It is Friday morning. I am sat at the computer keyboard wondering what to write about this week. Rehearsal was so busy for all of us yesterday that there was not much time for musing.
I could follow up last week’s article about whether melody or harmony come first to a composer (in the case of the definitive opening chords of Regina Coeli it is definitely the harmony, but later on the sublime solos must have surely started with the melody).
I could say something about the wonderful concert of vocal and orchestral music by Tallis, Purcell, Byrd, Gibbons and their contemporaries we heard last week courtesy of the Australian Brandenburg Orchestra and Choir.
Or perhaps I should re-inforce Roger’s point last night about how much just a few minutes of preparation during the week pays enormous dividends in confidence and poise at the subsequent rehearsal.
“Help!” comes a call from the kitchen, completely breaking any nascent chain of thought that might have been brewing in my befuddled brain. . “We can’t get into the laundry! The door from the outside is locked on the inside and the door from the kitchen won’t open!”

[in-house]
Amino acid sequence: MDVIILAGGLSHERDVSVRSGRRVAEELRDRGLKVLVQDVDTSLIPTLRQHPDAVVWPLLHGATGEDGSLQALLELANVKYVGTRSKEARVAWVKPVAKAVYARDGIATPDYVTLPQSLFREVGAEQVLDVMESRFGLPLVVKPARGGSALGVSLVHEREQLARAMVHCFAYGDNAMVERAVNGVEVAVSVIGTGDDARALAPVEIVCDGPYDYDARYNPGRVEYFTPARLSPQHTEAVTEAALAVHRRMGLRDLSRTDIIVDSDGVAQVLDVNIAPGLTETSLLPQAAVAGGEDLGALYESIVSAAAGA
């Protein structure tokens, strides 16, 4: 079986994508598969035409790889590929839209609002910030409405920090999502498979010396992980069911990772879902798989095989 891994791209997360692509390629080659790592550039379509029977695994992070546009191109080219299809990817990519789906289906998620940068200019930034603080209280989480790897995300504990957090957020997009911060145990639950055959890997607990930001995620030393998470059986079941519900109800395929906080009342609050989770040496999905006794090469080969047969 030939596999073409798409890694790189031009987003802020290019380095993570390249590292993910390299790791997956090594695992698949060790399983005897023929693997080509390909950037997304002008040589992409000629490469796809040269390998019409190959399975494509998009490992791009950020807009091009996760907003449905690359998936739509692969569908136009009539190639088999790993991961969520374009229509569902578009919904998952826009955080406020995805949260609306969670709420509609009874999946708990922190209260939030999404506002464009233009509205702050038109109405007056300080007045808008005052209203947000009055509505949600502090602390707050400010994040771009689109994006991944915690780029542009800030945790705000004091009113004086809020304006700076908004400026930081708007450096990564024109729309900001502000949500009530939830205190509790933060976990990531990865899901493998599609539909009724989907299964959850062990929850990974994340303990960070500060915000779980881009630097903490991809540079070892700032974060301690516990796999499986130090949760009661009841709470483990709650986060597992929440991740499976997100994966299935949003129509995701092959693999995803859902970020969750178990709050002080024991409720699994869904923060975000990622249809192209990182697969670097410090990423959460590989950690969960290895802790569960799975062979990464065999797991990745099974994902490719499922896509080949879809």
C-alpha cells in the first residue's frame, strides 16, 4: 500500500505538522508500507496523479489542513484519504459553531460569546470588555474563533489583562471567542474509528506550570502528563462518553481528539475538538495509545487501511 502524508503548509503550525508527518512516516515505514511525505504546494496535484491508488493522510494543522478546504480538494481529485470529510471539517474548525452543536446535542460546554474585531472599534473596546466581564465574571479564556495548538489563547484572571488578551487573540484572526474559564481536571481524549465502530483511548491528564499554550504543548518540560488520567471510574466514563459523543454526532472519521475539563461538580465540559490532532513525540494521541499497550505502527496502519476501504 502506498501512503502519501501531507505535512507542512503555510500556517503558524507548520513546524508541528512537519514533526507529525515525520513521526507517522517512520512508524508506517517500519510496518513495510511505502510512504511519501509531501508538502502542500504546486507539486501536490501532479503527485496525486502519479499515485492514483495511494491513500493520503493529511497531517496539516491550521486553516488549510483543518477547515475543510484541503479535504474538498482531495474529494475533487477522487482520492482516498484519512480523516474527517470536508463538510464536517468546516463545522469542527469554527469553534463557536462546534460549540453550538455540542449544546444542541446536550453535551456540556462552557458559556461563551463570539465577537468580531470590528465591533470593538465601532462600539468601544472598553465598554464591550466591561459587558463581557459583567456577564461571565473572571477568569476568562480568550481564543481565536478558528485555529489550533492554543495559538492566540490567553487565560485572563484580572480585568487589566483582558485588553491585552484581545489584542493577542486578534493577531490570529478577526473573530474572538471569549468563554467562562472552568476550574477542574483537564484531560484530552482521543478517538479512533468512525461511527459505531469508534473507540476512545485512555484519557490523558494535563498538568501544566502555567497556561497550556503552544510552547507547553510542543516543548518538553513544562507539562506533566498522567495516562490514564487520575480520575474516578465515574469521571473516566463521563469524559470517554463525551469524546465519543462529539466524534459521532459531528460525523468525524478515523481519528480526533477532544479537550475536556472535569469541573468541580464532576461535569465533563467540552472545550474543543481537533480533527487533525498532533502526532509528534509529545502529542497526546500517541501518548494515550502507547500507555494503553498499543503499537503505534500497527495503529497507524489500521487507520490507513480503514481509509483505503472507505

Half an hour later, back at the keyboard, having avoided breaking into the laundry by remembering that there is an outdoor door key hidden for just such an emergency, and having disassembled and re-assembled the recalcitrant door handle mechanism, I am left musing whether the great creative geniuses (and that is the correct spelling according to yesterday’s SMH crossword puzzle) had to deal with these mundane situations, and if so how they dealt with them. Can you imagine, for example, Mozart helping Constanze with the washing up, or Beethoven clearing a blocked drain? And yet I suppose that all these people had to cope with the everyday business of life just as we all do.
It’s a sobering, and perhaps a somewhat comforting, thought.